Aside from Big Buck Bunny, a 20 minute cartoon provided for free by Archos, the only way to get movies and video content on to the Archos ChildPad is via USB or microSD card. In our tests we got an impressive array of file formats to play, including AVI, MKV, MOV, MP4 and even the RealPlayer Media RM format, a true collector's item (though largely pointless).
If file support is nothing short of stunning - something's that's typical of Archos gadgets, it must be said - the same doesn't apply to either the navigation or integration of the non-standard Video, Music and Gallery pre-installed media apps.
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Videos are listed with thumbnails along the left-hand side, though those thumbnails often get confused, or disappear. Once playing, the navigation controls - which include scanning, playback, bookmarks and aspect ratio - physically layer-over the core Android navigation controls along the bottom, so it's not possible to change volume during a movie, or even exit straight to the home page.
To do either of those, you have to select the 'go back' option, represented by a circular arrow. It's another example of why stripping down features and offering some hastily put-together software doesn't constitute a child-centric device. Apathy towards the Archos ChildPad could quickly ensue - after a barrage of questions to parents, perhaps.
That's a shame, because picture quality is the right side of acceptable; contrast is a bit of a washout, and the viewing angle is tight, but some good work with colour and detail (from hi-def files, in particular) makes the Archos ChildPad more than acceptable as a basic video host.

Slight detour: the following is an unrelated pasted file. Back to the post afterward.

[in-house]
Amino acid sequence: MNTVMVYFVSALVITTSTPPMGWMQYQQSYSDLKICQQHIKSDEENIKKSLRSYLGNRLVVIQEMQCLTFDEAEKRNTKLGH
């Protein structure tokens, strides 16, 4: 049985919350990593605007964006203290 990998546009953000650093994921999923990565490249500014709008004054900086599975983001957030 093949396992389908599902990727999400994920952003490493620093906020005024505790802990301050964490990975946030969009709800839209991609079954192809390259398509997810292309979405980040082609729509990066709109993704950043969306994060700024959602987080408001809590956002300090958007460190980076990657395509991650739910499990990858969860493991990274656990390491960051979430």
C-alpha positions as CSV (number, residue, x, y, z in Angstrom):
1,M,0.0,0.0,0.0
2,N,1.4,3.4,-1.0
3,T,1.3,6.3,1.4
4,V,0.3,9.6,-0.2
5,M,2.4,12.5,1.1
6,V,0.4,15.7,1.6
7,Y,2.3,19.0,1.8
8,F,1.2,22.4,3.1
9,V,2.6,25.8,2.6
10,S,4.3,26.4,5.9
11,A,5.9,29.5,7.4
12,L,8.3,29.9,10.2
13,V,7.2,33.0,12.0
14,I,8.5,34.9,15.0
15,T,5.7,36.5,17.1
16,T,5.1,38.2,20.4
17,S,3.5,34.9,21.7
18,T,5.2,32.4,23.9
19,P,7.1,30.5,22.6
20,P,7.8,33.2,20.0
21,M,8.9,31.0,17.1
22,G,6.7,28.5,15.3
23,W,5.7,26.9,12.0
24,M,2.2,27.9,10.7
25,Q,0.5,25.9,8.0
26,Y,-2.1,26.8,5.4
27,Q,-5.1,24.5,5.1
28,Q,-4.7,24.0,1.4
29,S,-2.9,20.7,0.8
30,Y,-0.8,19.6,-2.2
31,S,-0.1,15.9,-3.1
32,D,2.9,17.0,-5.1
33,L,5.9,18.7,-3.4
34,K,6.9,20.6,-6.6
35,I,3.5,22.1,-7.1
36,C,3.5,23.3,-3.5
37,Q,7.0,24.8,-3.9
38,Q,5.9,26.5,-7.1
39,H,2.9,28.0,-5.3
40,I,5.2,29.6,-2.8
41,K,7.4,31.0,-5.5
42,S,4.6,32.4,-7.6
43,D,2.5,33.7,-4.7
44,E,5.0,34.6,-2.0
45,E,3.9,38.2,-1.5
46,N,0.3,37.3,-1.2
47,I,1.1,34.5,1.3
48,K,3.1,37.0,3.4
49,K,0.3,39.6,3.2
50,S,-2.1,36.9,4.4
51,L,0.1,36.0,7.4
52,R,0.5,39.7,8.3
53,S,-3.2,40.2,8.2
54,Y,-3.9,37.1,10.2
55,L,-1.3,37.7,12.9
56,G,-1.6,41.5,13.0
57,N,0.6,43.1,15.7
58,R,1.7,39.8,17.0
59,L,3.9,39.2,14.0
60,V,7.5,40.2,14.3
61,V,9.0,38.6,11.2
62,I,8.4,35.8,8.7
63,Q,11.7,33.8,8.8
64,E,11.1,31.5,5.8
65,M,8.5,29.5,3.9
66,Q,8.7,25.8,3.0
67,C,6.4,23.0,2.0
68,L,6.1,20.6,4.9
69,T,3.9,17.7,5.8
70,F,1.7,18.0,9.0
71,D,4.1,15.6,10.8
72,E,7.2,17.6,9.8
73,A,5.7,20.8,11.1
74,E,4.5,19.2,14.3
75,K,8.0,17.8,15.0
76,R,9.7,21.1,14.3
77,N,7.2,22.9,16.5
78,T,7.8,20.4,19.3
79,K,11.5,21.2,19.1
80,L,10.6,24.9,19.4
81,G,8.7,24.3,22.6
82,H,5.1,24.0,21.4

Photos in the JPEG, BMP, GIF or PNG formats are highly watchable, with six to each page in Gallery, and some nice transitions between them.
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There's a carousel of images along the bottom of the screen, too, though the icons are far too small for our grown-up fingers. However, the aspect ratios do appear to judder and change when swapping between images and general navigation.
Music was never going to be the Archos ChildPad's strong suit, because of its terrible speakers. We know kids prefer the sound of compressed music to 'proper' tunes, but this is going too far. Play a high-octane track - such as one with drums or guitars in it - and it sounds like an attack of insects.
However, through headphones things are different, and the plethora of filetypes we threw at the Archos ChildPad - including MP3, WAV, OGG and FLAC - all produced good volume and enough detail, though none had the depth and width that you'd expect on a reasonably good smartphone or MP3 player.
Although we liked the chance to play a song then revisit our library while it continued playing, it took us a while to then figure out how to stop the music.
Unless you download e-books or comics as dedicated apps, or a free e-book reader from the AppsLib online store, the likes of EPUB, MOBI and even plain text files are out of reach on the Archos ChildPad.
Given the short battery life, it's probably wise to avoid using it as a reading device, but that does detract from its usefulness.